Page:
Ok, so let me start by saying that my young family, for the better part, are mostly healthy and happy. I am grateful they we don’t often get struck down by ghastly viruses or bugs, but let me tell you, when we do, I’ve learned that it’s time to batten down the hatches and get ready for the crazy ride that is better known as having “three kids sick at the one time”.
Our most recent bout of illness came into fruition after my middle (and toughest) child complained of feeling hot. I knew something was amiss because she would never ordinarily forego an opportunity to stay up late and eat crackers and cheese in front of Masterchef. What ensued was days upon days of fevers, headaches, vomiting and diarrhea, which our trusty GP assured me would get better with ‘plenty of rest and fluids’. Without fail, and despite my attempts to quarantine her and sanitise every surface my can of Glen 20 could reach, the virus spread. Before I could mutter the words ‘don’t drink from THAT drink bottle’, two more sleepy eyed children appeared in the darkness of my bedroom at 2.30am complaining of sore tummies.
So here, my friends, is my honest illustration of what having three poorly kids in my house looks like.
Three sick children means playing bed swap – continuously and feverishly, and usually in an attempt to avoid mysterious, vomit smelling patches on doonas that haven’t made it to the washing pile yet.
One load of washing on, one out, and three more backed up in the laundry – all sporting above mentioned mysterious wet patches.
Using wet wipes to haphazardly wipe up missed attempts of hugging porcelain, vowing to ‘get to that when I have time’.
Discarding countless toothbrushes, towels and pillow cases to piles that are also given the ‘I’ll get to that’ promise.
Frantic runs to the chemist in pyjama pants.
Taking much needed micro sleeps whilst holding someones hair back.
Making irrational, moody phone calls to hubby complaining about how he luckily ‘gets to go to work all day’.
Making soup for all poorly children, who don’t want to eat soup for dinner, but who will later request some at 4.45am because they might be feeling better now.
Revisiting said soup half an hour later in a bucket beside your child-ladden bed.
Barking orders like a veteran Emergency Room Surgeon. “Hydrate”, “2ml syringe” and “Stat” now make up 85% of the conversations had with immediate family members.
Cancelling all plans to collect mail for the next week. Perhaps two.
Asking for descriptions of poop way more often than anyone should ever admit to.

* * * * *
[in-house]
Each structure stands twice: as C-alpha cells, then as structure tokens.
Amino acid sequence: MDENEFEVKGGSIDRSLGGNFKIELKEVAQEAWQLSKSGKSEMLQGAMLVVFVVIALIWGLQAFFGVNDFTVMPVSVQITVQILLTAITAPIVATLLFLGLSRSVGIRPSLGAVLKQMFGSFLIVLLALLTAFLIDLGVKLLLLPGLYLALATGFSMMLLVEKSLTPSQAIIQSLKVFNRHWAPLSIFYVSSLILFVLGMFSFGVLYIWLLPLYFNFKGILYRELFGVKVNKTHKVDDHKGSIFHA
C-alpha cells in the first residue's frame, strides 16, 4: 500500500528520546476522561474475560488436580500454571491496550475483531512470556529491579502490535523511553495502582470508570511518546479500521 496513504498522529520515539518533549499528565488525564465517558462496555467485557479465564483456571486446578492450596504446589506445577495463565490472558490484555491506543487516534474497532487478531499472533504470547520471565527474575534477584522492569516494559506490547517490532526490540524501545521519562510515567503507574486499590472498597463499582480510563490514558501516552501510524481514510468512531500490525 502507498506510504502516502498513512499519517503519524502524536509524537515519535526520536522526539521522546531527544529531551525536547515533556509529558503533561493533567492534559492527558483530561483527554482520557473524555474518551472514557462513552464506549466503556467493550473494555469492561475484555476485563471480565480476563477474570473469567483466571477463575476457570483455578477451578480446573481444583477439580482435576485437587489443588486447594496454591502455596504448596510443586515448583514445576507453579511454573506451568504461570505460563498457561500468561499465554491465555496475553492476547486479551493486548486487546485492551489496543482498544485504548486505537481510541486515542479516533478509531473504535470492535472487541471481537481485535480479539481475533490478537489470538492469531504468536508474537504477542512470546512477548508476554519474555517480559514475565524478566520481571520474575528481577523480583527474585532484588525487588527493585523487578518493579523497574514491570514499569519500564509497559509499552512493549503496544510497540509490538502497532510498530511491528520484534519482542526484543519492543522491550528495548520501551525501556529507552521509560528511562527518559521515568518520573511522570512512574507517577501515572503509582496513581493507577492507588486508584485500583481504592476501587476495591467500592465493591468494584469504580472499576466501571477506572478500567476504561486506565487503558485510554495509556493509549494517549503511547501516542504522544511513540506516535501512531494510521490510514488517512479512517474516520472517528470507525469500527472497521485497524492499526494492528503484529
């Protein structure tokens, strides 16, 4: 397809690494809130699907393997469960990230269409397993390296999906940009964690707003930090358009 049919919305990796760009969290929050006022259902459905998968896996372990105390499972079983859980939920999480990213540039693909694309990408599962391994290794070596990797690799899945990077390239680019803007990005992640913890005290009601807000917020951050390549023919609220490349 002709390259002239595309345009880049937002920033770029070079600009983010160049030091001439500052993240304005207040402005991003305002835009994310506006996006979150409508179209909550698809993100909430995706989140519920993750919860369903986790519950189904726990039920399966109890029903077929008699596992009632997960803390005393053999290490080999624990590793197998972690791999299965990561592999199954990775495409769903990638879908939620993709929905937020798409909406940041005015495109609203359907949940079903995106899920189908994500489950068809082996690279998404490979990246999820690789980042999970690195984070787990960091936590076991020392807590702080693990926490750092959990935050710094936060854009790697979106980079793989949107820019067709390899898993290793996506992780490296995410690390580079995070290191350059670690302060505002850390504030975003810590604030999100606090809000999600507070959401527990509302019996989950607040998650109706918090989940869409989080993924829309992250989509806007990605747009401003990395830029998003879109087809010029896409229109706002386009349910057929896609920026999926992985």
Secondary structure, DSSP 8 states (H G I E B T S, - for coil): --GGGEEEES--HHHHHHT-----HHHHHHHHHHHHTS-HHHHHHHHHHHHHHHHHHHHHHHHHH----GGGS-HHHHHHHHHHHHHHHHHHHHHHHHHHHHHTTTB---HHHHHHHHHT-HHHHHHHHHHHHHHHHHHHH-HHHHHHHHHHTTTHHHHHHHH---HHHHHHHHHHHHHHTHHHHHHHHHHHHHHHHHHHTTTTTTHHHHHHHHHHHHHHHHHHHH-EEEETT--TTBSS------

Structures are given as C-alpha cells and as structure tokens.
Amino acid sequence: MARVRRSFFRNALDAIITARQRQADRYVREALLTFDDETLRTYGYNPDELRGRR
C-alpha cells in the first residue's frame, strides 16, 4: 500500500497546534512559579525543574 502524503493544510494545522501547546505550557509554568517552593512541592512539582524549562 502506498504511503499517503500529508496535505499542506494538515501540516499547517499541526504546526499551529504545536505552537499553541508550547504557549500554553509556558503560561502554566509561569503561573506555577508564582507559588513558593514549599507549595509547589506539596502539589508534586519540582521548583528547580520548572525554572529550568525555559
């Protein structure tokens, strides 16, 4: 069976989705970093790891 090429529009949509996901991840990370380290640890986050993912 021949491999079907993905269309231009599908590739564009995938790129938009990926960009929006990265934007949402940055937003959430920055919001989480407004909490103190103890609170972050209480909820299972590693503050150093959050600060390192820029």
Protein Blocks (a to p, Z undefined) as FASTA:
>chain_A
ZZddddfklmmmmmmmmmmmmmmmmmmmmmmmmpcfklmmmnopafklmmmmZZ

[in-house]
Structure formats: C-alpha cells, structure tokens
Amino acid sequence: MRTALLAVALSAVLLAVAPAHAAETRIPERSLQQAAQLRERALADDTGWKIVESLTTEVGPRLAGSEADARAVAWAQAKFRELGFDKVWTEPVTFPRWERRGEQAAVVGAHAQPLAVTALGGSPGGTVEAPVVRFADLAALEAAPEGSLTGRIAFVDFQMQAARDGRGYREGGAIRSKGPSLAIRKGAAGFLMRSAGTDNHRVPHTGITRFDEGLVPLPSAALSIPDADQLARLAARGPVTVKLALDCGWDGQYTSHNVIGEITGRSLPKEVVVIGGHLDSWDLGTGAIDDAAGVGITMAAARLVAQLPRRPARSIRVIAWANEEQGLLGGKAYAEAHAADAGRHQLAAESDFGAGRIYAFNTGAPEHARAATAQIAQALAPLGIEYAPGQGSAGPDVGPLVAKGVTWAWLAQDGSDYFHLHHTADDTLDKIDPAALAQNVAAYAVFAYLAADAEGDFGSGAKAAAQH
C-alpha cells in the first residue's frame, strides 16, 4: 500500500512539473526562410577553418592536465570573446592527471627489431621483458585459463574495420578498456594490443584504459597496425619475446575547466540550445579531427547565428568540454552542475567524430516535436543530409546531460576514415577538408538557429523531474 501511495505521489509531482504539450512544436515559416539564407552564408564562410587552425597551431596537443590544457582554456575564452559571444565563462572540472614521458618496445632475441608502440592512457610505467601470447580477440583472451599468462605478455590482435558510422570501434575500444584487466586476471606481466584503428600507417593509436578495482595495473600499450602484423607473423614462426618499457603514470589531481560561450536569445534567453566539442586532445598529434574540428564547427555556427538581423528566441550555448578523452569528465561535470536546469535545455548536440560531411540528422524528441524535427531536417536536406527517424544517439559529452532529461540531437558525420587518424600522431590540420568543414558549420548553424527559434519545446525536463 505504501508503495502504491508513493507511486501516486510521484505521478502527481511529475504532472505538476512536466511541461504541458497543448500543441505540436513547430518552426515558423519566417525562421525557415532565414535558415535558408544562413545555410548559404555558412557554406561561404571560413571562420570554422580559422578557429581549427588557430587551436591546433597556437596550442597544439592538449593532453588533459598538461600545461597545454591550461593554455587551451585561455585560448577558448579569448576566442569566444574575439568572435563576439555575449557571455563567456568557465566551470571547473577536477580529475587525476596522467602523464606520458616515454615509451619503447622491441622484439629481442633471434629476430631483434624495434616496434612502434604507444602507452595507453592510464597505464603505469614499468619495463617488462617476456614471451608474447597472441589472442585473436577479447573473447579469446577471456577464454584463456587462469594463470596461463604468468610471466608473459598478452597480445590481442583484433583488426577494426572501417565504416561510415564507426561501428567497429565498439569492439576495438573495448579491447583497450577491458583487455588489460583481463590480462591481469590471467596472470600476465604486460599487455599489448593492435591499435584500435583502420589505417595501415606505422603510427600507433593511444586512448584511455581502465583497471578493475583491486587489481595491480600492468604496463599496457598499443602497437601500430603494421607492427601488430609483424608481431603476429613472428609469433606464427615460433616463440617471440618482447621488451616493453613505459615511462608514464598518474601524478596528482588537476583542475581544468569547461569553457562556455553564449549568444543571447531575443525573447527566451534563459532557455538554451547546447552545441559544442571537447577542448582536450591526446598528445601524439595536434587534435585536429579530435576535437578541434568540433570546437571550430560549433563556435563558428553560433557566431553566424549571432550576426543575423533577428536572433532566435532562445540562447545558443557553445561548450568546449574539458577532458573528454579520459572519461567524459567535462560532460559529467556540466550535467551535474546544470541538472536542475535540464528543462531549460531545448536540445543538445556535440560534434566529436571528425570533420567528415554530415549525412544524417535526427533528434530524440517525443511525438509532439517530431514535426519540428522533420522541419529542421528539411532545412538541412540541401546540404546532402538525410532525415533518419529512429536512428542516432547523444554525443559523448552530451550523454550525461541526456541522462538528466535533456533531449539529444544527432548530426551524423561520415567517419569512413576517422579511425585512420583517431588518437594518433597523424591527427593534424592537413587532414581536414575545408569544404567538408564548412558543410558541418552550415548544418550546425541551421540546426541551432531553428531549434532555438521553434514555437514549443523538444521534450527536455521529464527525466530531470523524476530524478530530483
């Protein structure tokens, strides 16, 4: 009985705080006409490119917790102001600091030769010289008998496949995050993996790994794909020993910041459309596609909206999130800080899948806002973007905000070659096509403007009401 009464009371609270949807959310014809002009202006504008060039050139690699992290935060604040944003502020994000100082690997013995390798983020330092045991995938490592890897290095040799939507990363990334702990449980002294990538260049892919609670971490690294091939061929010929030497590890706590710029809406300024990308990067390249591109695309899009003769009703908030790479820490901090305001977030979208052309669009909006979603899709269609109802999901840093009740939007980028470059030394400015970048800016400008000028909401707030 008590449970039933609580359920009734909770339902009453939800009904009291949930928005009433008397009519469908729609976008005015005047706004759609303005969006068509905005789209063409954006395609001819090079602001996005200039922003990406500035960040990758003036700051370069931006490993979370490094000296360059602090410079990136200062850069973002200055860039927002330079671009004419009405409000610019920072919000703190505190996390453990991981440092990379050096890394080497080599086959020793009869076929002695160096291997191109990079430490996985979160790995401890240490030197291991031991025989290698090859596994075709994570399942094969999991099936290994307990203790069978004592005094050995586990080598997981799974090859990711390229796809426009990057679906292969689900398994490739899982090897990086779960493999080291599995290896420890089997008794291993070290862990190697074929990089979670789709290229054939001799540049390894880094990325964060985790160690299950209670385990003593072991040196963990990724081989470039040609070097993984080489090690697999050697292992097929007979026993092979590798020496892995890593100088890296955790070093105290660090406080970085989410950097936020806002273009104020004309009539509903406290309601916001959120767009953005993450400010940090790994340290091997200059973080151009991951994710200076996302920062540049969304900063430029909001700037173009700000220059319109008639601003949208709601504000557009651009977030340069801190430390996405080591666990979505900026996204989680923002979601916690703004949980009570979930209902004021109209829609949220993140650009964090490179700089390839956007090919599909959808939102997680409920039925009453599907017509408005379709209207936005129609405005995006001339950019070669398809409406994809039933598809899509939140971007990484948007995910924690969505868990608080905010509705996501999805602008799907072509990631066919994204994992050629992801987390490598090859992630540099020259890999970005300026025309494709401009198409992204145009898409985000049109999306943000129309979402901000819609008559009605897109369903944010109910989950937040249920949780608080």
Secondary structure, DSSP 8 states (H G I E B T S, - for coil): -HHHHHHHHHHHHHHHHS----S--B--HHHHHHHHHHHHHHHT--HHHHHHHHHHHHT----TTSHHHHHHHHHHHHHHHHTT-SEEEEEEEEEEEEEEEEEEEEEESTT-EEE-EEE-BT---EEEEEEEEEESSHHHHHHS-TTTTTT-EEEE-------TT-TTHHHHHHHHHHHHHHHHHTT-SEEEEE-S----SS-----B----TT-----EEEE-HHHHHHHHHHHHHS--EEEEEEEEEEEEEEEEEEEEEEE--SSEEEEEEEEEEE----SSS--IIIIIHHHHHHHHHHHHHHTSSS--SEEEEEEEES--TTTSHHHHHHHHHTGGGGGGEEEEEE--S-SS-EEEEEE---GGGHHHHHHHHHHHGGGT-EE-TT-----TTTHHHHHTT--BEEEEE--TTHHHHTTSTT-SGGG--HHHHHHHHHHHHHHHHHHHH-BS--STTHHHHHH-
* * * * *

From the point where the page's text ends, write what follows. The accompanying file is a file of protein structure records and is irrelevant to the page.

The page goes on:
Holding one’s eyes and mouth closed after being coughed on and praying those little wet splatters weren’t snot.
Realising that bed socks have become an integral part of daily fashion, and that bras and hair brushes are now deemed completely unnecessary.
Giving up on all hopes of sleeping for longer than an hour at a time, and relenting to the fact that the moment you do fall into a slumber, someone will probably poke you to tell you about their poop.
Reheating a tea four times, and then giving up, downing it cold.
Watching countless episodes of Peppa Pig, and grumbling frequent and sympathetic remarks about how hard poor Miss Rabbit works.
Failing to open curtains in most rooms for days on end. The neighbours have discussed sending in a search party.
Giving up on coffee, wine and chocolate. Making do with an expired muesli bar discovered at the back of the pantry.
Pffftttt. Showering? You’ve got to be kidding.
Sneering enviously at anyone who dares to walk past the house in full health. Or fully clothed…in you know, day time clothes.
Realising that anatomically, three kids was a massive mistake. Two hands to pat, two knees to sit on, two shoulders to cry on… not nearly enough patience/stamina for all this. Decision on which one to put back still pending. (Of course all of these delirious thought processes are sincerely regretted and taken back once more than four hours sleep is granted…)
Promising half-heartedly that everything will be okay, when deep down you have lost count the days and are beginning to think this nightmare may in fact last forever.
Wondering how on earth we manage on so little sleep when we bring our precious little newbies home. And then vowing to never have ovary-induced clucky attacks EVER AGAIN.
Falling madly in love with your children all over again, hating their pain and their total vulnerability, but adoring that you are the only person that could ever give them the love and the gentleness (and the clean sheets) that they need right now.
Despite the exhaustion, the worry and the endless work load, I am the mother of three sick children, and you had better believe that I rock at it. (I may burst in to tears and wipe my snotty nose on your shoulder if you don’t.)